If you have asthma, your doctor might have you on heartburn drugs to ease your wheezing. But that's not necessarily a good idea, according to a fresh look at the medical evidence.
"Because these drugs are so common -- most of them are over-the-counter -- a lot of people are put on them," said Dr. Walter Chan, who worked on the new study. "We found the effect is so small it's almost insignificant."
Early findings had led many doctors to believe heartburn drugs such as Prilosec or Nexium would help take the edge off asthma attacks. The idea was that during reflux, small droplets of stomach fluid would get into the airways and exacerbate breathing problems.
But more recent studies have yielded mixed results. So Chan, of Brigham and Women's Hospital in Boston, and his colleagues decided to summarize all the best evidence on the treatment.
They found 11 gold-standard studies of heartburn drugs in asthma, including more than 2,500 adult patients, with or without heartburn.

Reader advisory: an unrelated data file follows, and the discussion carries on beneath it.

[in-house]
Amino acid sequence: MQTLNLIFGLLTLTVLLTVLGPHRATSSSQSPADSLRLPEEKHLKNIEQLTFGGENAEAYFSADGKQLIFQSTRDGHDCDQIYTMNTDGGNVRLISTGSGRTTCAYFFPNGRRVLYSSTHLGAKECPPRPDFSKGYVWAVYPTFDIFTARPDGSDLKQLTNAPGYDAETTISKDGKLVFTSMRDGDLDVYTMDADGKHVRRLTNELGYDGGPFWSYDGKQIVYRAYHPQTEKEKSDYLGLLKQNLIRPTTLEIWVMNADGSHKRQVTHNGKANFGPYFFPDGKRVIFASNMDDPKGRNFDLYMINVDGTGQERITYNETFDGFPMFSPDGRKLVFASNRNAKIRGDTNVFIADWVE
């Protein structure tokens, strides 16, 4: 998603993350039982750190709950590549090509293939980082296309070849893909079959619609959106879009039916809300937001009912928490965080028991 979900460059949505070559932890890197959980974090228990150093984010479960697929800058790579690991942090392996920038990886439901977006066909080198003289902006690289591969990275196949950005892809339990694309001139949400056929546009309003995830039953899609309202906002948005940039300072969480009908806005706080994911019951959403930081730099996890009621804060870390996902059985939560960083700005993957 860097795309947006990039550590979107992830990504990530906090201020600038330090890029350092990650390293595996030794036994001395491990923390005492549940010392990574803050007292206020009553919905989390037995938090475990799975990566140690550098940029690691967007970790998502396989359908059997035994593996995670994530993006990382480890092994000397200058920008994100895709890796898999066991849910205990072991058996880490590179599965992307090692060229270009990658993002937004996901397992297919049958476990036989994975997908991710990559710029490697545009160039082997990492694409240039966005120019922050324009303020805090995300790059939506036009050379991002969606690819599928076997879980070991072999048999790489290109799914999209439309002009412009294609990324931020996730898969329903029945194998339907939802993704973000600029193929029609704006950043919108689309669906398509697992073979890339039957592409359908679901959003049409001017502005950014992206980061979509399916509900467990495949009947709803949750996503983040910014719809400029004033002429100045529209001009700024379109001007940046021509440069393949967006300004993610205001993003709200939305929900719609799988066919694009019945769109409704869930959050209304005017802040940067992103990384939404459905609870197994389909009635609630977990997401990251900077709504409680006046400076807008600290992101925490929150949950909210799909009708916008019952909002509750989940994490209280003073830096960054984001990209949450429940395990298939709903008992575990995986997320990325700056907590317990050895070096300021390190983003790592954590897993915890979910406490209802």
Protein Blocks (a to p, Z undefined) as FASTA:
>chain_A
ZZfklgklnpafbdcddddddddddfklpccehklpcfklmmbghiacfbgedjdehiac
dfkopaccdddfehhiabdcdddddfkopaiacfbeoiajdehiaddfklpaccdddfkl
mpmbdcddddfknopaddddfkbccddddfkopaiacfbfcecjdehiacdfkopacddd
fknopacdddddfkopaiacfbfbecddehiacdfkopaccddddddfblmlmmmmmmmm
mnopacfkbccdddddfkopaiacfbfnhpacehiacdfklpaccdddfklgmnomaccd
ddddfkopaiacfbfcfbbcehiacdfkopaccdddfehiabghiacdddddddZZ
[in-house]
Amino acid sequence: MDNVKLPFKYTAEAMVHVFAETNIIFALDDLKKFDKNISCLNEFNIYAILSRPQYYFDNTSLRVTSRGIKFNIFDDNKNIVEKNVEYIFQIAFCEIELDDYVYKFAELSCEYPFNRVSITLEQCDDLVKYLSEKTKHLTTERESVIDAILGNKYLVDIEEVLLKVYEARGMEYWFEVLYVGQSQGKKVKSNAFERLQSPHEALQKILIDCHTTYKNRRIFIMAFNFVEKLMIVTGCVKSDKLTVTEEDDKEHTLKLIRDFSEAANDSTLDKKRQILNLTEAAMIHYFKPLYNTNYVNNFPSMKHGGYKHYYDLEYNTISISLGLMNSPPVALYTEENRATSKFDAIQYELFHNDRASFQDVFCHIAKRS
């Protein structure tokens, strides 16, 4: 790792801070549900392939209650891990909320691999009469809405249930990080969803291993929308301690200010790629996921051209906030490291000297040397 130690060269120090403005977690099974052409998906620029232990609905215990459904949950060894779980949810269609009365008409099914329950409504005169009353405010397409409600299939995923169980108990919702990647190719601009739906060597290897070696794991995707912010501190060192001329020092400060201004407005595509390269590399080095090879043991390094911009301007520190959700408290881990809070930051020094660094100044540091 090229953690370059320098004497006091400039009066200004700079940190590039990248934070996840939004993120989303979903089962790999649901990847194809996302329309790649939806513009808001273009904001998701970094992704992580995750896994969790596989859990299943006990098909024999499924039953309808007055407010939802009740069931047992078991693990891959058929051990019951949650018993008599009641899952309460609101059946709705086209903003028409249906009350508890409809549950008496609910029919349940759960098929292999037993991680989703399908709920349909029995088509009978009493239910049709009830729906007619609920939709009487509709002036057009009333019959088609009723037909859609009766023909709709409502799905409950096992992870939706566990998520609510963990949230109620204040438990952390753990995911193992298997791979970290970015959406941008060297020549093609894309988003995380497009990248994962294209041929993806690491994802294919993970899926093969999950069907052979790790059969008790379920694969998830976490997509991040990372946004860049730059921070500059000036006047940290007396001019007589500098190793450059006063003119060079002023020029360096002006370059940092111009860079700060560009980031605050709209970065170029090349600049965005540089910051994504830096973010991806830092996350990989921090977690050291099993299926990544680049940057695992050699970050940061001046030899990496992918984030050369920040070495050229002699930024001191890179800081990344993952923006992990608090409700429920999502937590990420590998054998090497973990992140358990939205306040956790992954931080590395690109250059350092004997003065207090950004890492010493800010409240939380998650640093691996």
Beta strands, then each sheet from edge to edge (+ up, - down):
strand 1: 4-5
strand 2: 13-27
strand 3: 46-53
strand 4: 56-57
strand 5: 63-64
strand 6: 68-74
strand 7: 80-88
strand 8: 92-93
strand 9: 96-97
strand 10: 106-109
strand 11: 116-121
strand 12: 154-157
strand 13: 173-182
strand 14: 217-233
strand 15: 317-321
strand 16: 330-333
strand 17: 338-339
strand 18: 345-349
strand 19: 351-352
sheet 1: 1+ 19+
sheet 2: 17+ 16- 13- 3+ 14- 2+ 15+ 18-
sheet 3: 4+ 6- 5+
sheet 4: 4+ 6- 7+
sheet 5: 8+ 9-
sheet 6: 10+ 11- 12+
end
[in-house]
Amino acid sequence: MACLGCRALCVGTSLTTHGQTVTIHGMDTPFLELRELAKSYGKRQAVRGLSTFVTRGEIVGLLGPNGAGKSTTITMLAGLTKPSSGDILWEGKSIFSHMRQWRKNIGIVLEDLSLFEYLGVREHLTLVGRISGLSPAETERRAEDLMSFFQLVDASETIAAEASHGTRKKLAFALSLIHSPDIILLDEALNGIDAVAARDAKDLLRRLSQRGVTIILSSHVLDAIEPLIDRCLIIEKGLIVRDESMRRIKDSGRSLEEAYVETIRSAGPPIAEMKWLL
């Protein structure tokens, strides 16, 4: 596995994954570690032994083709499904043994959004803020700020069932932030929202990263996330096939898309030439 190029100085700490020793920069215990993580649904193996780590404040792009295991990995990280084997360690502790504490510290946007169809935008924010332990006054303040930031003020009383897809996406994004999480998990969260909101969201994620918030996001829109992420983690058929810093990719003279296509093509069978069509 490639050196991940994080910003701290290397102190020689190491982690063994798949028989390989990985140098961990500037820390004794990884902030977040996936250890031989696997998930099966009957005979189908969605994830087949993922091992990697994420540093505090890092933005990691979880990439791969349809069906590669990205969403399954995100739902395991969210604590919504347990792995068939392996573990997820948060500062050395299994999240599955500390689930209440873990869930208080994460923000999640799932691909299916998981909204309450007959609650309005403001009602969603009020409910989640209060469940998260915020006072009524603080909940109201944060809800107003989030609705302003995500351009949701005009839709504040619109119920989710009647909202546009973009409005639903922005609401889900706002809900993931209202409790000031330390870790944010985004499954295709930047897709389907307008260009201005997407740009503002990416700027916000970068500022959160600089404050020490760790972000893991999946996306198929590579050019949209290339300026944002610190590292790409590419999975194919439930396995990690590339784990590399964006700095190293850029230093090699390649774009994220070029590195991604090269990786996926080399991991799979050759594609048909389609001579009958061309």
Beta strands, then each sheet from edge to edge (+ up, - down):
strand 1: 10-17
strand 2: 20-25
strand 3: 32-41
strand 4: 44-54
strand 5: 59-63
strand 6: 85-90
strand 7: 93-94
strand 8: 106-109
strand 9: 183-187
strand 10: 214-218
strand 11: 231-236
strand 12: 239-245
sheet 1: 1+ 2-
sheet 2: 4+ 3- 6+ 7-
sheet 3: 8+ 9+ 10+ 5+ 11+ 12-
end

When the results of all those studies were pooled, patients who took the drugs did show an increase in airway capacity as measured by an exhalation test, compared with those who took only a placebo. Yet the effect was so small -- about half of what would even be perceptible -- it didn't lead the participants to feel any better.
People with frequent heartburn experienced a somewhat bigger benefit, although it's unclear if it's big enough to make a real difference. What's more, those individuals suffering from both asthma and heartburn might already be taking the heartburn medications to keep their acid in check.
Heartburn, or gastroesophageal reflux disease (GERD), is the most common digestive complaint in the U.S., affecting about a third of the population, according to the researchers. Asthma affects about 7 percent of people in the U.S., and the two conditions often go hand in hand, with a significant portion of asthma sufferers also experiencing GERD.
A month's worth of heartburn drugs costs about $30 to $40, said Chan, whose findings appear in the Archives of Internal Medicine.
While the researchers didn't find any appreciable side effects in the studies they looked at, Chan told Reuters Health the drugs have been linked to a small increase in risk of pneumonia, stomach infections and bone thinning.
"We don't recommend the routine use of the drugs in asthma," he concluded, adding that his findings line up with previous results for children. "Patients who have routine reflux may achieve more benefit, but that needs to be studied further."